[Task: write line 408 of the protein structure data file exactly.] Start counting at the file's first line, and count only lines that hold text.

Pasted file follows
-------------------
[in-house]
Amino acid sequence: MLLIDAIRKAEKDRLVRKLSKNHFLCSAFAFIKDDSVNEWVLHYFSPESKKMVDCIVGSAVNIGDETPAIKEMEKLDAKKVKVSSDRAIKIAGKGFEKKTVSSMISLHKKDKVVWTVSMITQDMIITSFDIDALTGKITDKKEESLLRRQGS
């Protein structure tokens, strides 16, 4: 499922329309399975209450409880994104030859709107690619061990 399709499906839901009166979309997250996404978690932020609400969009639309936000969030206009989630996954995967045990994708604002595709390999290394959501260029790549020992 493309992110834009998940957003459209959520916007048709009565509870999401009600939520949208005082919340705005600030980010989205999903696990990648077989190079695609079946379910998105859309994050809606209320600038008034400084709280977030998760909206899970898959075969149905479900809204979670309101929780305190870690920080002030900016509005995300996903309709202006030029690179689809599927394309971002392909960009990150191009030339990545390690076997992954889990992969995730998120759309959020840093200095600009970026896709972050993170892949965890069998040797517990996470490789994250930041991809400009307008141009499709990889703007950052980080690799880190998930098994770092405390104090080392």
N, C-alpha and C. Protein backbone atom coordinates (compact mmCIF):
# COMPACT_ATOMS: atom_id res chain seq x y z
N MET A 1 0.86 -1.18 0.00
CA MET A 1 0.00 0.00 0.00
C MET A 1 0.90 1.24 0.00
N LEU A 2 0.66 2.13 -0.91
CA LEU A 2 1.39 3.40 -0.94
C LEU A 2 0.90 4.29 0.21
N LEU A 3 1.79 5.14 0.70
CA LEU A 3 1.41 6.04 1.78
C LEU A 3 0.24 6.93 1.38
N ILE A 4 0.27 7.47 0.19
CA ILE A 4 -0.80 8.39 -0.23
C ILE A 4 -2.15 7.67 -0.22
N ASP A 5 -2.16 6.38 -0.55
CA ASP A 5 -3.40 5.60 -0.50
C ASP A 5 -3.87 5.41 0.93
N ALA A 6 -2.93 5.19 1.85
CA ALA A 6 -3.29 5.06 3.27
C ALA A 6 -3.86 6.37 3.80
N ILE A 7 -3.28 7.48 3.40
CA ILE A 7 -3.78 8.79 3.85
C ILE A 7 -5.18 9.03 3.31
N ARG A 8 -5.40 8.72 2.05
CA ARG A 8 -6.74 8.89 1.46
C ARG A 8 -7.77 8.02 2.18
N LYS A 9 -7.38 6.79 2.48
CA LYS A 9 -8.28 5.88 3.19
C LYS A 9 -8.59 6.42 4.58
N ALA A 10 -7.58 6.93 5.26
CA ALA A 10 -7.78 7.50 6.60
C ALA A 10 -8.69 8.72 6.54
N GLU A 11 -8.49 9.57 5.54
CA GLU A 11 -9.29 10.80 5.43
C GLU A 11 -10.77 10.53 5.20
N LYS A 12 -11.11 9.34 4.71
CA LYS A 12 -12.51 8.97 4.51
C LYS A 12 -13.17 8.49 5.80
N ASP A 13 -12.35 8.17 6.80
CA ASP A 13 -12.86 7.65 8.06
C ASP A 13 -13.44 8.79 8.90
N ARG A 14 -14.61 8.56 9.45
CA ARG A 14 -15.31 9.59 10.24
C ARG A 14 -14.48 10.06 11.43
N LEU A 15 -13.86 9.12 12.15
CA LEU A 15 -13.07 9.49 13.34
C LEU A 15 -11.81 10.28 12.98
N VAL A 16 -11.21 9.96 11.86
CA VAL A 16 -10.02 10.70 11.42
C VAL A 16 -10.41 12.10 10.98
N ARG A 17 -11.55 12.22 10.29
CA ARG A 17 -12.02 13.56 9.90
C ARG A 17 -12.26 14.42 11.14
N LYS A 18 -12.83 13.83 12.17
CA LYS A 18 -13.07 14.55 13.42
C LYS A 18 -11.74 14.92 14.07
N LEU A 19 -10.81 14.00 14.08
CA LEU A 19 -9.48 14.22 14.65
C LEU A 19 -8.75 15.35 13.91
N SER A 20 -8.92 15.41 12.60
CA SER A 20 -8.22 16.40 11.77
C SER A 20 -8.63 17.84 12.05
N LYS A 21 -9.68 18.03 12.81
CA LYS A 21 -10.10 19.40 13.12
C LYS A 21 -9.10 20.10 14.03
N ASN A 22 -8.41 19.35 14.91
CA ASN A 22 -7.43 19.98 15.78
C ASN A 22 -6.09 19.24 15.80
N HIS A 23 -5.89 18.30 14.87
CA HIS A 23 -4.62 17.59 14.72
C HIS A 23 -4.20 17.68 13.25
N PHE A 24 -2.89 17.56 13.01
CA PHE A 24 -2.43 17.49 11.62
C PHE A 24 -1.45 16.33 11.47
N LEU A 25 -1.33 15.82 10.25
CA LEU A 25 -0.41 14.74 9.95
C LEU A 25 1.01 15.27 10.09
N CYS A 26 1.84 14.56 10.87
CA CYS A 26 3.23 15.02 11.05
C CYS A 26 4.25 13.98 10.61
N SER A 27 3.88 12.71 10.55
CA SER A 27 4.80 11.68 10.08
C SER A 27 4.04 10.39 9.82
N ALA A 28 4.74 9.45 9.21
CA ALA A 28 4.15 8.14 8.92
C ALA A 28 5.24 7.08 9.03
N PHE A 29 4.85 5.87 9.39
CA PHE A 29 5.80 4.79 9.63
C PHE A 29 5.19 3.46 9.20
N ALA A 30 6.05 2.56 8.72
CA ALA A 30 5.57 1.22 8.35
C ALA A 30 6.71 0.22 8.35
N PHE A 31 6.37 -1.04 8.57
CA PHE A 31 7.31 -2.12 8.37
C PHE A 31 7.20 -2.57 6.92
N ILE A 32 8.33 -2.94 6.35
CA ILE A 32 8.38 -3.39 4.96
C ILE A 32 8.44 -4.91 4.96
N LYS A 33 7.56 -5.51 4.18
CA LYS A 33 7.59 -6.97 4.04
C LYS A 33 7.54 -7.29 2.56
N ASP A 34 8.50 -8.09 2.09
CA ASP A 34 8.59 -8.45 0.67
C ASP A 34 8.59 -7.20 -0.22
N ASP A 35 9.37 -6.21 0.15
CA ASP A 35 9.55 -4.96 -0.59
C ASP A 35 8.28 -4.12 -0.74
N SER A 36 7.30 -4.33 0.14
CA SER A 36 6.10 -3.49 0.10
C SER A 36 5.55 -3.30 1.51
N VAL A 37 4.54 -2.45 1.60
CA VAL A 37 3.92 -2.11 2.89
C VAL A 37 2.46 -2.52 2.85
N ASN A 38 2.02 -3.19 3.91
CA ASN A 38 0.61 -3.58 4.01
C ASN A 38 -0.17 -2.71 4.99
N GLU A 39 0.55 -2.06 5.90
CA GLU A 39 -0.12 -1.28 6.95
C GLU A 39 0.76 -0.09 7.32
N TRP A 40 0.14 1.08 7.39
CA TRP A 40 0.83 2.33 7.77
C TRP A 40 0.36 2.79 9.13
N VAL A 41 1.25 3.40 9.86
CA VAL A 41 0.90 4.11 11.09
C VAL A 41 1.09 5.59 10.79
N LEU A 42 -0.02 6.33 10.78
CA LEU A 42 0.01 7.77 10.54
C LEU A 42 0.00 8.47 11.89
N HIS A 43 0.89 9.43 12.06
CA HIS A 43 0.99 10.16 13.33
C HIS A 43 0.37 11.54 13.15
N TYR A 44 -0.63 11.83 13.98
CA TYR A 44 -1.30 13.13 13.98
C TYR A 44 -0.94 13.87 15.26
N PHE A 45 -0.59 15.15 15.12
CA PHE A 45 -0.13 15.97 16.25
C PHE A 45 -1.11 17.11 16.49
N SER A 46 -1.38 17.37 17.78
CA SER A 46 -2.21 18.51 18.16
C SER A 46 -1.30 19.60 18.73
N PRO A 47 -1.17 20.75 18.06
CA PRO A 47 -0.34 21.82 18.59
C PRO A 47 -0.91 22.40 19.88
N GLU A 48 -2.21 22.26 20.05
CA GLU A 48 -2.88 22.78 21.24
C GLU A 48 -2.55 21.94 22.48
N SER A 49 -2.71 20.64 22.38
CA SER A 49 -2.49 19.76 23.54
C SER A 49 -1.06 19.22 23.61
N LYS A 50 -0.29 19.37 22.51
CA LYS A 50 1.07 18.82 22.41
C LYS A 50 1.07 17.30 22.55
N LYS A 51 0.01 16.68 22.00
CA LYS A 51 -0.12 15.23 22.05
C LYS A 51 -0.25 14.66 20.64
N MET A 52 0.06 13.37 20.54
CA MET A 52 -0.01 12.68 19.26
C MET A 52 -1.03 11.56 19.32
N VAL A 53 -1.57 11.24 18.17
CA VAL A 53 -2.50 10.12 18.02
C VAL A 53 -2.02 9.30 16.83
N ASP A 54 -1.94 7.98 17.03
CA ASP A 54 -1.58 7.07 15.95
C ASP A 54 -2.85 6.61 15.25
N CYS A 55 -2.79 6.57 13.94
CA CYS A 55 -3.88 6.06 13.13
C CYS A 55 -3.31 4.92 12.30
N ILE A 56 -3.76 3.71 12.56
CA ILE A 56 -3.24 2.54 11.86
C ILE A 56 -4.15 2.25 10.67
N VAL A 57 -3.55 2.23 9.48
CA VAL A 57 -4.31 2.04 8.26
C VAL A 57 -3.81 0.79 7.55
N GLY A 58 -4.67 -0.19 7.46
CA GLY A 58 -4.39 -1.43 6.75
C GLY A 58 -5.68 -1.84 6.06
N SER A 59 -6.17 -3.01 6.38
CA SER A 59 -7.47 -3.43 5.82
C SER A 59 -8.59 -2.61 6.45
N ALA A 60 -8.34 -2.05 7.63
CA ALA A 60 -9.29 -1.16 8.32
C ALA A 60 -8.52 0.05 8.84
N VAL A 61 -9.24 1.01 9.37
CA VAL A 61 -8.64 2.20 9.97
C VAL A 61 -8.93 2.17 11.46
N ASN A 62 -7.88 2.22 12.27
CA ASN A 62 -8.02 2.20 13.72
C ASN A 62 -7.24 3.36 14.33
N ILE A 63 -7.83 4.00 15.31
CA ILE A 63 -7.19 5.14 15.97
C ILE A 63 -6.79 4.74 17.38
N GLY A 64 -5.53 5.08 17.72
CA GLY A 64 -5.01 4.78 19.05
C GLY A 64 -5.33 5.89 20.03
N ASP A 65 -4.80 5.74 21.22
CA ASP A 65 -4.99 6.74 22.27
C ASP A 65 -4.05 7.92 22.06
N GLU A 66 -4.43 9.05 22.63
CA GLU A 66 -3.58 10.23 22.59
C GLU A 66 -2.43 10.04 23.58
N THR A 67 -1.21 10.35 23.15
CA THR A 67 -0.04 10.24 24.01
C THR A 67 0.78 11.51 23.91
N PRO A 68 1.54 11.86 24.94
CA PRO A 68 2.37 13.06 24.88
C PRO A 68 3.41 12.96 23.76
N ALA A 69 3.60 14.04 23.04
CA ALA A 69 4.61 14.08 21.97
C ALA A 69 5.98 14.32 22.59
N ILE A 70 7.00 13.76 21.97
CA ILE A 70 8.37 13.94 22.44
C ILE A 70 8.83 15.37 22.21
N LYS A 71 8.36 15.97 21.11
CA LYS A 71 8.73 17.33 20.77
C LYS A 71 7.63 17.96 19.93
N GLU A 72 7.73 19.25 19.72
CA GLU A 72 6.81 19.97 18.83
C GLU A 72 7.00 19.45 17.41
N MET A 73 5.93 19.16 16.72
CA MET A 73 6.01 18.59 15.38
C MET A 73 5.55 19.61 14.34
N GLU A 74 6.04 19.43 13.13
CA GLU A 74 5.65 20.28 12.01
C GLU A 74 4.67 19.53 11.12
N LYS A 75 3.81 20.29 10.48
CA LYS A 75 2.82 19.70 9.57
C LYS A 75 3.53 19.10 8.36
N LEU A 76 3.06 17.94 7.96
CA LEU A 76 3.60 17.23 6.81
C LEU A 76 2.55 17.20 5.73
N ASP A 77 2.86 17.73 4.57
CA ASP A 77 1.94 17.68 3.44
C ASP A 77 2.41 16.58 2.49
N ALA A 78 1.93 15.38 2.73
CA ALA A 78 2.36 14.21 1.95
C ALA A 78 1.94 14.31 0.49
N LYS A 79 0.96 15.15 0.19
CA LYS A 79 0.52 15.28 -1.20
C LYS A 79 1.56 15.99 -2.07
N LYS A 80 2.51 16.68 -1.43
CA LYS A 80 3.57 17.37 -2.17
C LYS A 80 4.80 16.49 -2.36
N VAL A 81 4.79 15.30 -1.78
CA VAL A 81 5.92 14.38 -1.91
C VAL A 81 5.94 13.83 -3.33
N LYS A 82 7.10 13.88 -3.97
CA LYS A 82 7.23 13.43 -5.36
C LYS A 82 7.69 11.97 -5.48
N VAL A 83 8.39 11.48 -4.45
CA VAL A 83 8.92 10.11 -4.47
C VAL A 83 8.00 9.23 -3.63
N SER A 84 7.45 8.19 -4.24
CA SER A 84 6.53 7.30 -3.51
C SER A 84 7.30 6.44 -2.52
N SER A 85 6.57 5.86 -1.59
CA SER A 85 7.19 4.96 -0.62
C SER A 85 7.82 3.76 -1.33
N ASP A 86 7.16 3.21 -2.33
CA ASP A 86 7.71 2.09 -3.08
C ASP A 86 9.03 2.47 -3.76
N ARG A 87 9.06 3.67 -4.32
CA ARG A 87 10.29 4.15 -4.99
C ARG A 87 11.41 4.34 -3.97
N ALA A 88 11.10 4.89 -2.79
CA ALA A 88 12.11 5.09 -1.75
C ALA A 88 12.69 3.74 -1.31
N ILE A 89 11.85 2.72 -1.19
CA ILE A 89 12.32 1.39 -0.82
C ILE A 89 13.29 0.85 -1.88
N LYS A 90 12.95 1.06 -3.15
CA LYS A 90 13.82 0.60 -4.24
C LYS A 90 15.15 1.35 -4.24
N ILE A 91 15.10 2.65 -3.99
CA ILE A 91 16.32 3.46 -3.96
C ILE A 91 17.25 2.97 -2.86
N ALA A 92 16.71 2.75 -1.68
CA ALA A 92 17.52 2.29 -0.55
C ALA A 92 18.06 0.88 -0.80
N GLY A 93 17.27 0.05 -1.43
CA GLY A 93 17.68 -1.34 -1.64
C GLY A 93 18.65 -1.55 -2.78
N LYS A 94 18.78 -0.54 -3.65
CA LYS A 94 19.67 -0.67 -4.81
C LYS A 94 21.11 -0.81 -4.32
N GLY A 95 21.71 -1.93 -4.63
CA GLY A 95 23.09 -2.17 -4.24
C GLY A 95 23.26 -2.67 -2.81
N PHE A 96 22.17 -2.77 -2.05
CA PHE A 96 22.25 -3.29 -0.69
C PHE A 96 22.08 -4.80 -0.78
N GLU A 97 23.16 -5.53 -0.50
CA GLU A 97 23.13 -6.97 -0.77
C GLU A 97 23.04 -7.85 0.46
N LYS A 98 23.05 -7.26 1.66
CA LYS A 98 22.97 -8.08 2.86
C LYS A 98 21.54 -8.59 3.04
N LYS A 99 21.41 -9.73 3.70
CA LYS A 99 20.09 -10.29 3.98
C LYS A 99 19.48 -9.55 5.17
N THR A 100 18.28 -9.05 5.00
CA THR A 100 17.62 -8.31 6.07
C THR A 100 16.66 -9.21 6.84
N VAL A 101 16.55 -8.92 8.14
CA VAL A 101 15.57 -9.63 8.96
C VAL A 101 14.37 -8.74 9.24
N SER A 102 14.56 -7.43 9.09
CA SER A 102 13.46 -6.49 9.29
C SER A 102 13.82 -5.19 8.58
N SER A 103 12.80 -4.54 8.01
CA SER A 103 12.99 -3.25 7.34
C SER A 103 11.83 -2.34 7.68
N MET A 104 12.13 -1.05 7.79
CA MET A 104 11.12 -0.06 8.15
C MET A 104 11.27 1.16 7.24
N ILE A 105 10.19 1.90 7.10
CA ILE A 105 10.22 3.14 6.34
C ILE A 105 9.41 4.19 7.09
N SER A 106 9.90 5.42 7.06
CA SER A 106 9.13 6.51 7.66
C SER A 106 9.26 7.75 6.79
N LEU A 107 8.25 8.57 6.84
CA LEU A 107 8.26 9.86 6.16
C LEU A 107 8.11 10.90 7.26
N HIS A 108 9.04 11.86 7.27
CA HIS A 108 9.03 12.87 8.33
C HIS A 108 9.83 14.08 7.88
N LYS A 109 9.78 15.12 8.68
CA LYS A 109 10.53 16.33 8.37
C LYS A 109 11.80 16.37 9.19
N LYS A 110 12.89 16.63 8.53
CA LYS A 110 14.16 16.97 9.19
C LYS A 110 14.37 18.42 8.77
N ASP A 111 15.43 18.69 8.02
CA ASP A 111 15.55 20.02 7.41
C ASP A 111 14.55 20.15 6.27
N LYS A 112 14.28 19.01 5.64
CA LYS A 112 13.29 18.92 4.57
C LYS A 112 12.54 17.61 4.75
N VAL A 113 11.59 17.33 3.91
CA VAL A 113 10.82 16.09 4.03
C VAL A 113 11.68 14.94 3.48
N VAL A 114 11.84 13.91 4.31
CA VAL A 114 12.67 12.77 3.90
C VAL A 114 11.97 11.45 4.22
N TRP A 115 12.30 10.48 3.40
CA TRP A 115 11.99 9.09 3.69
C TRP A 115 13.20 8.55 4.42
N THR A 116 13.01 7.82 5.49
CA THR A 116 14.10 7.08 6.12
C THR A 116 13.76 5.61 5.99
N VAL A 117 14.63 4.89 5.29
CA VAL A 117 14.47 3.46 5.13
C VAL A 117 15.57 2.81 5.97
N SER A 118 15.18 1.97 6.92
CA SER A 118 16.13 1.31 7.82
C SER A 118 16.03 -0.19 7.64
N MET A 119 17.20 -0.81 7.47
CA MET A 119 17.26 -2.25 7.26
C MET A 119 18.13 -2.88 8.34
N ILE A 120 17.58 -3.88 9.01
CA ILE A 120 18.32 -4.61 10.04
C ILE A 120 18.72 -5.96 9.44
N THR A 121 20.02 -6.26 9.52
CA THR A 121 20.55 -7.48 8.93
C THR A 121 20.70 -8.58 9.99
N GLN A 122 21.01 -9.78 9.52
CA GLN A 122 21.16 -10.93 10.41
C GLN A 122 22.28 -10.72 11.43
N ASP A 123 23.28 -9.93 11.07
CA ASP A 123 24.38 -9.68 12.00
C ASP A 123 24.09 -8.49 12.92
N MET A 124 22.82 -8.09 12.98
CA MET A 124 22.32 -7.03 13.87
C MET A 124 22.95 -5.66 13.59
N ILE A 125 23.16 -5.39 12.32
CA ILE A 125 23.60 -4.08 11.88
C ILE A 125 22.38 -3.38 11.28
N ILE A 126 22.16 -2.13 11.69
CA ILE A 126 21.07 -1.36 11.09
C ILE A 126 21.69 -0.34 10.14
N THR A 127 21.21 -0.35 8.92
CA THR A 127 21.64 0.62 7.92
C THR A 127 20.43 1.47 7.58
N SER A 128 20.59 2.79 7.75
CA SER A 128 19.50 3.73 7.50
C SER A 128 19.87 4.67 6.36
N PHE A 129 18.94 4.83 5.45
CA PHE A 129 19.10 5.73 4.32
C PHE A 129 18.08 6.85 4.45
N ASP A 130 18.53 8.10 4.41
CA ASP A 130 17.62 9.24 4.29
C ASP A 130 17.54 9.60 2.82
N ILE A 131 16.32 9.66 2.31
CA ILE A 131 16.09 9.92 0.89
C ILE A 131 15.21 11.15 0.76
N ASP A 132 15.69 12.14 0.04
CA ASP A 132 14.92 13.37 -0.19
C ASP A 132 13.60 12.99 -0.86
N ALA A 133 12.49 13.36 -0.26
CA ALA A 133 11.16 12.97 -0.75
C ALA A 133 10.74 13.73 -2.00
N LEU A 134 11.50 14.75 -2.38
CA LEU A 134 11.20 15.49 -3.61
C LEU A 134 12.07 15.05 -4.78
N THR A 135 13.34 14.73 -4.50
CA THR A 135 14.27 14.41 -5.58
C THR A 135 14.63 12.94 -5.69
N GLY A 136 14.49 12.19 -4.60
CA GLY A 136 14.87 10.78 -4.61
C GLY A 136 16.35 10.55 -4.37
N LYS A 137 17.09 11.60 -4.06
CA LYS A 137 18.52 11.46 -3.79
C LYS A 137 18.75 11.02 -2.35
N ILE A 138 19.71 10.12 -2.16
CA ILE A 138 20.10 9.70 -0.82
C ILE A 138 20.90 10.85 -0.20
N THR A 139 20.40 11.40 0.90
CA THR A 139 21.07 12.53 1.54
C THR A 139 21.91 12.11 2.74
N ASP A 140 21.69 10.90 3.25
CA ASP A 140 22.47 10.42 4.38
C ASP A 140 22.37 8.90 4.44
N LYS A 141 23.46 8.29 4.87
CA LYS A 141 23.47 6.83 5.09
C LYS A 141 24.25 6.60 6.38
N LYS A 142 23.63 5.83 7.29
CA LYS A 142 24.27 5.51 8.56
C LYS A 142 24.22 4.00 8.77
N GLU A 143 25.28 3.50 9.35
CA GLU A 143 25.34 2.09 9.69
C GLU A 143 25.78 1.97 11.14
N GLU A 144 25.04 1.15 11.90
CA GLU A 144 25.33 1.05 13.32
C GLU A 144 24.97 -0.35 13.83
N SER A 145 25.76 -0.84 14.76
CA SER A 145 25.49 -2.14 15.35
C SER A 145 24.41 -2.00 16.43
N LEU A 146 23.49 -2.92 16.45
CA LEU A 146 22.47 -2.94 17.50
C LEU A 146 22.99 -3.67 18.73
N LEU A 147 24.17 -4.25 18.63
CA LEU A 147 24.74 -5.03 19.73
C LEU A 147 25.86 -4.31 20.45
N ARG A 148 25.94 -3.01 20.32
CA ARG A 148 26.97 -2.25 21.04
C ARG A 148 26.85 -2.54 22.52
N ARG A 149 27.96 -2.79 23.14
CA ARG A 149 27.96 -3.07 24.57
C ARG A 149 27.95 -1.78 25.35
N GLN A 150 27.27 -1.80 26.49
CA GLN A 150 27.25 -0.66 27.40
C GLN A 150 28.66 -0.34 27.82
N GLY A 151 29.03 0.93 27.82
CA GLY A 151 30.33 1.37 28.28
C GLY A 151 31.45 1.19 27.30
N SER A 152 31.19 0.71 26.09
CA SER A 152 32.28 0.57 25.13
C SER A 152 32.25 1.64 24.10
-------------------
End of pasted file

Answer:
N THR A 135 13.34 14.73 -4.50